The United Reformed Church is often referred to as the URC.
We are a family of Christians, worshiping in the name of Jesus in about 1500 local churches from Orkney to Cornwall.
Our title is often mis-spelt and misunderstood and, no doubt, there are many who assume we are some kind of funny ‘sect’. The ‘reformed’ part of our title refers to our roots in the period called the Reformation. 500 years ago, in Germany, Martin Luther challenged the authority of the Pope by teaching that the Bible is the only source of knowledge from God. Some church communities who followed Luther’s thinking, like John Calvin’s church in Geneva, came to call themselves Reformed. It’s worth remembering that the early reformers never wanted to set up a separate ‘Reformed’ church, but who wanted to reform the whole Church. These reformers became known as protestants.
As a denomination we continue to change the way we structure our church life and to seek new ways of living in obedience to Christ. The URC also respect the rights of personal conviction and conscience, and the right of the church, in things that affect obedience to God so being independent or ‘free’ of the state which is what being a dissenter or non-conformist means. Both these freedoms, of conscience and from the state, are anchored in the gospel and were upheld even though until the 1870s non conformists couldn’t get a university degree or hold many civil offices. Not surprisingly, given our free thinking history, it was in one of the root churches of the URC that the first woman minister, Constance Coltman, was ordained 100 years ago in 1917.
‘United’ reflects our more recent history. The URC was born when English Presbyterians merged with English and Welsh Congregationalists in 1972. Churches of Christ joined in 1981 and Scottish Congregationalists in 2000. Heath, New Hope and New Providence were formerly Congregational. We still work as closely as we can with Christians of all traditions and styles and are part of a worldwide body of reformed churches and still have a vision (albeit very long term!) for the unity of all Christians.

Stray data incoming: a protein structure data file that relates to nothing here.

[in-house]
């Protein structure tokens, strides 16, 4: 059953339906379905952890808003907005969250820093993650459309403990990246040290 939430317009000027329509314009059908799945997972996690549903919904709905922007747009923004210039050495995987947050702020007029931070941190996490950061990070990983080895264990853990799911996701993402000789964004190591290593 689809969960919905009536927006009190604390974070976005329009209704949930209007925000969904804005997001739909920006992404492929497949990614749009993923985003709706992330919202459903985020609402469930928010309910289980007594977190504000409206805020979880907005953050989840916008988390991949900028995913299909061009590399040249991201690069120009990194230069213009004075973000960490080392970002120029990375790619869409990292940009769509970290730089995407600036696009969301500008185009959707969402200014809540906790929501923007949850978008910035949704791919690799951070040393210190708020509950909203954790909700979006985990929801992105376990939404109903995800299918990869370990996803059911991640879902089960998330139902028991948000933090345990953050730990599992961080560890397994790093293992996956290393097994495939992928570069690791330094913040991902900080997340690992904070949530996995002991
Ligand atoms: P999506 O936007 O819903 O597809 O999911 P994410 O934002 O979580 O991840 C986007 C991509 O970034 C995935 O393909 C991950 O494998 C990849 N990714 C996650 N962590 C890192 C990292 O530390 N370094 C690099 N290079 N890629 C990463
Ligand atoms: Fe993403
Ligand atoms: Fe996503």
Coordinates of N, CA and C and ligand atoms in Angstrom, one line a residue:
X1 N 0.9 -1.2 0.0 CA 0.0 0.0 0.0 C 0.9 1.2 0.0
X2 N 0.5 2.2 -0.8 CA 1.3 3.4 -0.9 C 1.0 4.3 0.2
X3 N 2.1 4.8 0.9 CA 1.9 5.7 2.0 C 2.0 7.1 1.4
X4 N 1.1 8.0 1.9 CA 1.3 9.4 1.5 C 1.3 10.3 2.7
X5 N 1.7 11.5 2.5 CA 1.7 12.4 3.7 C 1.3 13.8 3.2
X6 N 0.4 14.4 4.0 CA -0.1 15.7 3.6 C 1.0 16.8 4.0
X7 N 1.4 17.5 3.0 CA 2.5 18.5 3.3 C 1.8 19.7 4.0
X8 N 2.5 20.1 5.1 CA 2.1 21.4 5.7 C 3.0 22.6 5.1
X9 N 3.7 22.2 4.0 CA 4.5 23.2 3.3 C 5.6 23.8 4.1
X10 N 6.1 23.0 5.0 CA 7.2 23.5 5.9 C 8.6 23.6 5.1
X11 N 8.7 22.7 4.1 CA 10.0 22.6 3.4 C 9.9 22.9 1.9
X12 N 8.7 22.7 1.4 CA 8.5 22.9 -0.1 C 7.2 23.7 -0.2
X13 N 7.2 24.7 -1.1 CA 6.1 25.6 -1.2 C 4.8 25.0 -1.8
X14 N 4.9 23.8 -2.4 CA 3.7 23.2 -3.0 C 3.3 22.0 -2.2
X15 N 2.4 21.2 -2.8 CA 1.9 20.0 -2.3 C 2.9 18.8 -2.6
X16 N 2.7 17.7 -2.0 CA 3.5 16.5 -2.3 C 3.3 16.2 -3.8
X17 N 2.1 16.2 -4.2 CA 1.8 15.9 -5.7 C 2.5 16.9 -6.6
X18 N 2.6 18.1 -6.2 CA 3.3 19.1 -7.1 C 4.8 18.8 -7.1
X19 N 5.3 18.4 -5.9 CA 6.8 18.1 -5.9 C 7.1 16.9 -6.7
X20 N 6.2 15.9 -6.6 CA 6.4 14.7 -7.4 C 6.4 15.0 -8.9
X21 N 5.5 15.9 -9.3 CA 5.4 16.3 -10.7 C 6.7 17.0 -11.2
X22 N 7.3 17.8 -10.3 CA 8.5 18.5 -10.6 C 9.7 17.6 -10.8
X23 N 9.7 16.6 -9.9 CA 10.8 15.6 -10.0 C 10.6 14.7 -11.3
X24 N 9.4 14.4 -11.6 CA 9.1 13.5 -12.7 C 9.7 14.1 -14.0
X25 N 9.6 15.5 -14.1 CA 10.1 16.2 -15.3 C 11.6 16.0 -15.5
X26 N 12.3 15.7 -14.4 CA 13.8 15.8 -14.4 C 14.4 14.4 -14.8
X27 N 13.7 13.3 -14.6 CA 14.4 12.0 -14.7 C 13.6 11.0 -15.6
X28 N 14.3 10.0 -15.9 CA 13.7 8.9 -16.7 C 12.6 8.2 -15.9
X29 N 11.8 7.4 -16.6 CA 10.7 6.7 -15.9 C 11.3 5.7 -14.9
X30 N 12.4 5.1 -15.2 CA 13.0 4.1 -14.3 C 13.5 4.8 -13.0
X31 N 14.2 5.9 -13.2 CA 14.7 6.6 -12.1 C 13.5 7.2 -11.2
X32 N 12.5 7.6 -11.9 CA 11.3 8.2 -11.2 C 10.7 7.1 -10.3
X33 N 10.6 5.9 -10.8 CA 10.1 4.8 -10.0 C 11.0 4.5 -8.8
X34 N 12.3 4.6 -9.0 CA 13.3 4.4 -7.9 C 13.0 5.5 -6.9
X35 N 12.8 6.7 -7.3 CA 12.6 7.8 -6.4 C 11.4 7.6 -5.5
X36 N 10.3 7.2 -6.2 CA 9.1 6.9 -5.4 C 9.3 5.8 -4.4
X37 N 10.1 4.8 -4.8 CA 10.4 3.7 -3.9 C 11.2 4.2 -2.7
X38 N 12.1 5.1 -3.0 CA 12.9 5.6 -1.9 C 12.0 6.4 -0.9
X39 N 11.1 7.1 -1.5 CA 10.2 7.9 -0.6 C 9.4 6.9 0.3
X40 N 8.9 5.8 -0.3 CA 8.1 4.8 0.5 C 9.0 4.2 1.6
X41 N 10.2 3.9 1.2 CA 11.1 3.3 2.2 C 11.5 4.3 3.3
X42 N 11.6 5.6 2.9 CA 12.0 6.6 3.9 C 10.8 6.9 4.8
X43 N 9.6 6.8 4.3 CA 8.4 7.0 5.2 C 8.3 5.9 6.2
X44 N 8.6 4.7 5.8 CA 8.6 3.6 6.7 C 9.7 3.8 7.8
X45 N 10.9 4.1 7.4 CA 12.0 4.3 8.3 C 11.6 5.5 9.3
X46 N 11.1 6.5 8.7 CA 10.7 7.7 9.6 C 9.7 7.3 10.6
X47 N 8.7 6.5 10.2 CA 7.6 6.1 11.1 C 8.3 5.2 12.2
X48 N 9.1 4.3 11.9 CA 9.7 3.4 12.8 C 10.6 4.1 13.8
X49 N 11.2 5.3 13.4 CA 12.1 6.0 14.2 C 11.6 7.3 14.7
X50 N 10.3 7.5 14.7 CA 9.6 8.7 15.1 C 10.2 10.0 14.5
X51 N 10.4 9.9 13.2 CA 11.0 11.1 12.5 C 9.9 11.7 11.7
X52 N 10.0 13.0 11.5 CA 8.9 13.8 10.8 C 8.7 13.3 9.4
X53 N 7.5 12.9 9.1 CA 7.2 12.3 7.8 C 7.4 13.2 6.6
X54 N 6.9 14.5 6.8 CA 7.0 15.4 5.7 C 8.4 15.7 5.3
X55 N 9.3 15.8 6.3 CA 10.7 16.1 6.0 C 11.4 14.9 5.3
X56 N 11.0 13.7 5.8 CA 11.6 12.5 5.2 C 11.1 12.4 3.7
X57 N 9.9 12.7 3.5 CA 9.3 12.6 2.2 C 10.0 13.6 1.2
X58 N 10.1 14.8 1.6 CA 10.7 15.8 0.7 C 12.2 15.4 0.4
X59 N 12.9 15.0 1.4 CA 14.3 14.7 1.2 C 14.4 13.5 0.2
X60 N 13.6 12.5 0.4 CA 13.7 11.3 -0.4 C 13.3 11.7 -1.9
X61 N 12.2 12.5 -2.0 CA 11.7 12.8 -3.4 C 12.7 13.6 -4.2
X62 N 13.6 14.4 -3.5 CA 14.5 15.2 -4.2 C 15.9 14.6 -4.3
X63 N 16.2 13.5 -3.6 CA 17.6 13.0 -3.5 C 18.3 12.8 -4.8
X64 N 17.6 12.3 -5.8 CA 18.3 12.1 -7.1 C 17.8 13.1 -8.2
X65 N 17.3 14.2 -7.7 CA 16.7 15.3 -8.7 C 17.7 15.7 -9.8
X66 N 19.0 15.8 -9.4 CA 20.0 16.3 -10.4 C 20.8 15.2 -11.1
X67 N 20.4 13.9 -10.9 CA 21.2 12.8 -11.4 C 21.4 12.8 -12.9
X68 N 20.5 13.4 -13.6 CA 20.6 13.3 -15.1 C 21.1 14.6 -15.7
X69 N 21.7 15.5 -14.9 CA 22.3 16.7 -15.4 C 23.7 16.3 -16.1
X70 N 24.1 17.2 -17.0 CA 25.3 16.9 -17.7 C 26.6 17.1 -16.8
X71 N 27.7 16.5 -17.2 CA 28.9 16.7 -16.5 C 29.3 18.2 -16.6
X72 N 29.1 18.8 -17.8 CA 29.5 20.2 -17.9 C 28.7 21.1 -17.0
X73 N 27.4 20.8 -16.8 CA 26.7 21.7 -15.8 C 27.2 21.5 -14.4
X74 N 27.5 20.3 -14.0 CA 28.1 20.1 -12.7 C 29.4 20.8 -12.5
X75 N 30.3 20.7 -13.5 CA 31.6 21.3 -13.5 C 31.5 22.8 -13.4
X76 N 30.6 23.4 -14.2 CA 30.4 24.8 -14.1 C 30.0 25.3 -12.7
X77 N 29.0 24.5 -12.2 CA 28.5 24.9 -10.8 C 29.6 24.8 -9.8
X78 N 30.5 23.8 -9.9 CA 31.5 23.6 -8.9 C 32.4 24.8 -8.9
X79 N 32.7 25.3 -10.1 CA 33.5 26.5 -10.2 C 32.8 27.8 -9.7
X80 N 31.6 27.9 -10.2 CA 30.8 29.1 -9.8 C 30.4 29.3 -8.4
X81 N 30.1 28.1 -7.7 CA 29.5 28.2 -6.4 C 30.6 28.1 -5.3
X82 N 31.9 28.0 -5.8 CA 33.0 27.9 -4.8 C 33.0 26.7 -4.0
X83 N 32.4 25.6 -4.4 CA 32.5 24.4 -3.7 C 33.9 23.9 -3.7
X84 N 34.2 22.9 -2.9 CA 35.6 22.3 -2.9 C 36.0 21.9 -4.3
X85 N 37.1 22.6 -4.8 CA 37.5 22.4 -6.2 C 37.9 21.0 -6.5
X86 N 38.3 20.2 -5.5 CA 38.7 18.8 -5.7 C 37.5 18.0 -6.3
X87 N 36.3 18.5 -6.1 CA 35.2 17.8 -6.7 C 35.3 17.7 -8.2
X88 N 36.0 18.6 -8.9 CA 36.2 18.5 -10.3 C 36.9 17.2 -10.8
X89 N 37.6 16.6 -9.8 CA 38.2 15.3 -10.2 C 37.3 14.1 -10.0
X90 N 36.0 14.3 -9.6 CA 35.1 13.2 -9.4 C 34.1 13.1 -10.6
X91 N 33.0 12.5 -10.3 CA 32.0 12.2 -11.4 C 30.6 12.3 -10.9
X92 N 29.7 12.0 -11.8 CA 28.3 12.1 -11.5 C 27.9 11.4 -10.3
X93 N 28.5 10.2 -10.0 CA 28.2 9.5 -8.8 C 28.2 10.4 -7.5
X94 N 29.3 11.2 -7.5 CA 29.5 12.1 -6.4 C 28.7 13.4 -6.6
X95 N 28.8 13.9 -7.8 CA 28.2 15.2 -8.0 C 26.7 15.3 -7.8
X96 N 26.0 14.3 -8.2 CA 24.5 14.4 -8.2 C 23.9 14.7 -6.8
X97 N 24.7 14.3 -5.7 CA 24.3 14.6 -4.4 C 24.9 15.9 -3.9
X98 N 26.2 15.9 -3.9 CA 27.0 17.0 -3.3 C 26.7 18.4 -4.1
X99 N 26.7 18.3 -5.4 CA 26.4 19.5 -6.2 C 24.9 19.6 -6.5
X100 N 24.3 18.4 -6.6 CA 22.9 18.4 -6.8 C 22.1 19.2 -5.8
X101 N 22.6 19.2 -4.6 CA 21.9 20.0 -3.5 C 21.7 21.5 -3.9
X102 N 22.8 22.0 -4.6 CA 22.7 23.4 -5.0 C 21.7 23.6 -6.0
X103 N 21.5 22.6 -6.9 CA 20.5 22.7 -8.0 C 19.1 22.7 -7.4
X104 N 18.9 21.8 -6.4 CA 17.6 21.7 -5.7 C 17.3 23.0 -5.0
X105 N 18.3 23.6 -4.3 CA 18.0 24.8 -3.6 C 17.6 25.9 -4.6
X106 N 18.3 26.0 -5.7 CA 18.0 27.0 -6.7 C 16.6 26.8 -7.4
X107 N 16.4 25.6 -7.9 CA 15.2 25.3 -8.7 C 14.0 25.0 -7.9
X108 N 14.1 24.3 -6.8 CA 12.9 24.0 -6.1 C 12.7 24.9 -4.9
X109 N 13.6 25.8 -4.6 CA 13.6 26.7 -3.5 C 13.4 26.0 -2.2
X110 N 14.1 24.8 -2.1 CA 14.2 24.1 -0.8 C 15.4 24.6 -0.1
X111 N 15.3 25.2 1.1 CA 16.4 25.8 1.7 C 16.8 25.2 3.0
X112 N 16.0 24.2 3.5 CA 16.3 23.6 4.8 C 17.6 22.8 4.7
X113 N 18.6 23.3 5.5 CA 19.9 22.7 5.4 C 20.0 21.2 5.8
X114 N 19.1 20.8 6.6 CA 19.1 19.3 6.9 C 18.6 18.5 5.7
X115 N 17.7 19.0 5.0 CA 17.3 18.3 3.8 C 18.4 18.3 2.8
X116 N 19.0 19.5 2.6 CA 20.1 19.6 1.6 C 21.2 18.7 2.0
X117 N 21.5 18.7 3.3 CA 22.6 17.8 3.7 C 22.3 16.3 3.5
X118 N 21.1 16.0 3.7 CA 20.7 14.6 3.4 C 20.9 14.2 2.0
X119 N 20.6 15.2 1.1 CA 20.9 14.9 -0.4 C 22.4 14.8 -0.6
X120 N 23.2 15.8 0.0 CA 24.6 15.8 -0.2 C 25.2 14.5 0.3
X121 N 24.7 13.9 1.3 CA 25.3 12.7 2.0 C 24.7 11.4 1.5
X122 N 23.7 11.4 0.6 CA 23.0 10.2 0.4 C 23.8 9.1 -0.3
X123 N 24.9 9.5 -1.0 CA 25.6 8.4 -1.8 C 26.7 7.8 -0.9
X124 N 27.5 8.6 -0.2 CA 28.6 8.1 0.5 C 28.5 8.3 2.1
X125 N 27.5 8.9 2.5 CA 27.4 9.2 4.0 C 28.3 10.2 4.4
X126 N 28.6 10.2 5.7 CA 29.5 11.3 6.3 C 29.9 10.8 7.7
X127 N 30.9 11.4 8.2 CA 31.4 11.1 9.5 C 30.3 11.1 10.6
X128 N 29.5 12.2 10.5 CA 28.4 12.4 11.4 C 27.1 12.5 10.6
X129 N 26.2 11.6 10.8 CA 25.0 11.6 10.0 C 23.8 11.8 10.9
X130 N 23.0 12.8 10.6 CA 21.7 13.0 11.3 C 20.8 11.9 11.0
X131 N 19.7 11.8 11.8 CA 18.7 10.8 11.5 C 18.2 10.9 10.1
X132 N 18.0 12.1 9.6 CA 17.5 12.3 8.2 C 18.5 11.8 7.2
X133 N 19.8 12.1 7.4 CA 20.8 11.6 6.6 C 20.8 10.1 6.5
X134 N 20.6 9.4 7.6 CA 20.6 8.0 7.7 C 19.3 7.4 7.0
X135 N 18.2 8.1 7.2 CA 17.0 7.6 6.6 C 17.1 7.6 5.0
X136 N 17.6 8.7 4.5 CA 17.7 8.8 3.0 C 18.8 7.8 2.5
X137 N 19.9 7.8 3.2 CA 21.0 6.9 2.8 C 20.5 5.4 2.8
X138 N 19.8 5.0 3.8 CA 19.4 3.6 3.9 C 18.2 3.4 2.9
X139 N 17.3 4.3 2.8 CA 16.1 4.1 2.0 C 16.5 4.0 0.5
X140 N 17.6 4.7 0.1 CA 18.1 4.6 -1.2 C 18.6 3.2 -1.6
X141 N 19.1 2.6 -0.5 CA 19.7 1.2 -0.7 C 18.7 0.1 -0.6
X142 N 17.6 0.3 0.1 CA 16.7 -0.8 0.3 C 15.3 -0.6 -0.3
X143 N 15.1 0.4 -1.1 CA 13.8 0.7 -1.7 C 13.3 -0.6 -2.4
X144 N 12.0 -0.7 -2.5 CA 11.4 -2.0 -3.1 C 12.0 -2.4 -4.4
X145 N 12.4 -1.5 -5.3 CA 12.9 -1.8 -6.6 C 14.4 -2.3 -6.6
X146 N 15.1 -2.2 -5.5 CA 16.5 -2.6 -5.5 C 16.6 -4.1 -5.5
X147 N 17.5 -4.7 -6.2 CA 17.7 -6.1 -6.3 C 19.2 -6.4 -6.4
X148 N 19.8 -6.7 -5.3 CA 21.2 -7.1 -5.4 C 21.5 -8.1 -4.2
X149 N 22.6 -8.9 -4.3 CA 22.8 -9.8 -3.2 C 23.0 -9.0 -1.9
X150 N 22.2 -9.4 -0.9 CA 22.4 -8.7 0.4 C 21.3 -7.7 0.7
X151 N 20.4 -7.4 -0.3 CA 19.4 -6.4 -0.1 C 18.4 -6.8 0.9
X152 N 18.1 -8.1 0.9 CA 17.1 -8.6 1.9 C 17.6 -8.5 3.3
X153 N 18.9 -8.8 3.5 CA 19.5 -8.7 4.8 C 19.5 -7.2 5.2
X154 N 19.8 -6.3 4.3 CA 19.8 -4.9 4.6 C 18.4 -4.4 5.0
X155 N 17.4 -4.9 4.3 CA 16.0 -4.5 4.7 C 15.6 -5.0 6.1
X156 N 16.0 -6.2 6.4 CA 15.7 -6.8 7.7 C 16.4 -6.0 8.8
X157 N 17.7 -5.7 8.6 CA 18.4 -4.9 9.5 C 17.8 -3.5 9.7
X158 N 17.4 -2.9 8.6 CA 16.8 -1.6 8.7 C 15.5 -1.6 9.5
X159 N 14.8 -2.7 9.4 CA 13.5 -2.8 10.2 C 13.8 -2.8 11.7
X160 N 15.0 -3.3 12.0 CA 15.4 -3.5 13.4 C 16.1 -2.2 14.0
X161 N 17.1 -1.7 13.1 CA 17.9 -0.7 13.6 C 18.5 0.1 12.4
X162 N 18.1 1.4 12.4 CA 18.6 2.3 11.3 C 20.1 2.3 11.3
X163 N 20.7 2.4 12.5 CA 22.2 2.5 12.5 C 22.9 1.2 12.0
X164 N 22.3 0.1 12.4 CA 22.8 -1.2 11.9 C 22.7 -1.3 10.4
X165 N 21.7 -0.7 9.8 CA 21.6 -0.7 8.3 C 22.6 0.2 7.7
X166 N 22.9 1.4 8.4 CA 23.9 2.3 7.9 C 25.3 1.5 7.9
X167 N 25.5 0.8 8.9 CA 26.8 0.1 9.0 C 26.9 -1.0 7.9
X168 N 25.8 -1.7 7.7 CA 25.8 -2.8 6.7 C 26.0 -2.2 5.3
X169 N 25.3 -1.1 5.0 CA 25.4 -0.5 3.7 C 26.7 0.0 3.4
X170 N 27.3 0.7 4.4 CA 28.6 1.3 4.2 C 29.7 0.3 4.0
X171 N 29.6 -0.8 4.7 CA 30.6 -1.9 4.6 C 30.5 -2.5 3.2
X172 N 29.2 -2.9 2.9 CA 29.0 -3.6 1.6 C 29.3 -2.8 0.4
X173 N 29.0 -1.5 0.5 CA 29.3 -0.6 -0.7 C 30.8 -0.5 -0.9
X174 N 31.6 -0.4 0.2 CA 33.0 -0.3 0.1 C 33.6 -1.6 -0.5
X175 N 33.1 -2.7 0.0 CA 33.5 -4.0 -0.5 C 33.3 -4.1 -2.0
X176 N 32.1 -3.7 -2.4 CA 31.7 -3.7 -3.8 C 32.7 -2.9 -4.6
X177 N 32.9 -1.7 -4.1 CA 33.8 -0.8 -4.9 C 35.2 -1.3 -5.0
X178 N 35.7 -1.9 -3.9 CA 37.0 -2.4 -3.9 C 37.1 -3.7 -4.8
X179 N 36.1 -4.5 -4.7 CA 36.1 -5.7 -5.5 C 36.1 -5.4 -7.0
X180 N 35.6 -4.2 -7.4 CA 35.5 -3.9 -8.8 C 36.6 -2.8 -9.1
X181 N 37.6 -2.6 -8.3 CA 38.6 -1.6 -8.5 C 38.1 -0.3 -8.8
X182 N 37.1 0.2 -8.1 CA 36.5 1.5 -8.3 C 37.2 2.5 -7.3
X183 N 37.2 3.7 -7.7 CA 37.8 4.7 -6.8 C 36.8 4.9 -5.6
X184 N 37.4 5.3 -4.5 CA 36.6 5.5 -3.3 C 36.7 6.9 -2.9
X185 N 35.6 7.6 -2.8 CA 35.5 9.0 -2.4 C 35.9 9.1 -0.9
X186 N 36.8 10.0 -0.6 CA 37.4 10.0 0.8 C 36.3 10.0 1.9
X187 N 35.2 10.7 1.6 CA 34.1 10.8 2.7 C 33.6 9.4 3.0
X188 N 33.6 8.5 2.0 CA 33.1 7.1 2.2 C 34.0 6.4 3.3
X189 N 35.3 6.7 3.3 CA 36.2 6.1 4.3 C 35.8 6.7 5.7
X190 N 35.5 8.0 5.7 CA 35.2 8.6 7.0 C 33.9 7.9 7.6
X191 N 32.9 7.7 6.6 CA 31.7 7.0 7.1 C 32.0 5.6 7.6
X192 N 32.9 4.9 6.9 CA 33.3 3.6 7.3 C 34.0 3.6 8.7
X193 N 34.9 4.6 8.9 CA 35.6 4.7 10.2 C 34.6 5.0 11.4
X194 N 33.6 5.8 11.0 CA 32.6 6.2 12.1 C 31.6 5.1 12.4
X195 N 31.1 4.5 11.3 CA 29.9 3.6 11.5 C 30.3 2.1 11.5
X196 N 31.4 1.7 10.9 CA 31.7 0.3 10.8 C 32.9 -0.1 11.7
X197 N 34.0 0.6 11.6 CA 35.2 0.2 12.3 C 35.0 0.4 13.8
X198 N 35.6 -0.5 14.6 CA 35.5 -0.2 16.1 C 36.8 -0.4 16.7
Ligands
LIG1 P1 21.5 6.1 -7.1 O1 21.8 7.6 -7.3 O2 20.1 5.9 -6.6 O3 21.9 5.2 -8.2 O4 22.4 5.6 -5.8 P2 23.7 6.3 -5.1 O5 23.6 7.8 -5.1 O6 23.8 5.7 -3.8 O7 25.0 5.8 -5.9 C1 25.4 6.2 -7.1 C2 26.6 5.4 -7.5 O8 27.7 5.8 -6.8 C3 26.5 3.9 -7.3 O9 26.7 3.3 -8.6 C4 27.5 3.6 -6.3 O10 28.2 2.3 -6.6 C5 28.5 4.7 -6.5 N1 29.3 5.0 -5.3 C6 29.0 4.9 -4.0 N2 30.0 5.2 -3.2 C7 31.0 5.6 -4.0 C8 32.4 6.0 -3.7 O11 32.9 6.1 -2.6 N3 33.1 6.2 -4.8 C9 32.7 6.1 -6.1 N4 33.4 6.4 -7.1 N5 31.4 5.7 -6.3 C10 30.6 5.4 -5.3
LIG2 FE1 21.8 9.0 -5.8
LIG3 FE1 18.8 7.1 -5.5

The term Congregational describes how our church works – that is the congregation, in the church meeting, make most of the decisions about what we do and how we do it, as we believe it is easier to discern God’s will collectively. Everyone who is a church member (a bit like confirmation in the CofE) has a vote at the church meeting. The church is a charity, and the charity trustees are the Elders – not a very flattering term but of biblical origin – and becoming all too descriptive! The elders guide and inform the church meeting, but can’t make bigger decisions alone. This does mean that decisions are often not made very quickly! At Heath we have 6 elders including the secretary and treasurer.
The Yorkshire Synod oversees things like legal issues, allocation of ministers etc. and puts on events such as shared learning events. Each church sends a rep to vote at twice yearly Synod meetings which are overseen by a Moderator which is the nearest we get to a Bishop– no fancy robes though.
Finally, there is the biannual national General Assembly which is attended by lay and ordained representatives from each Synod. Decisions that need to be made for the whole denomination are made here, even if the decision is to let the individual churches make their own choice such as with same sex marriage. Also URC wide policies are discussed and eventually agreed such as the URC’s Environmental policy. General Assembly is let by 2 moderators who serve for 2 years. One is a minister and one is an elder.
Find out more about the URC nationally here
Find out more about the URC in Yorkshire here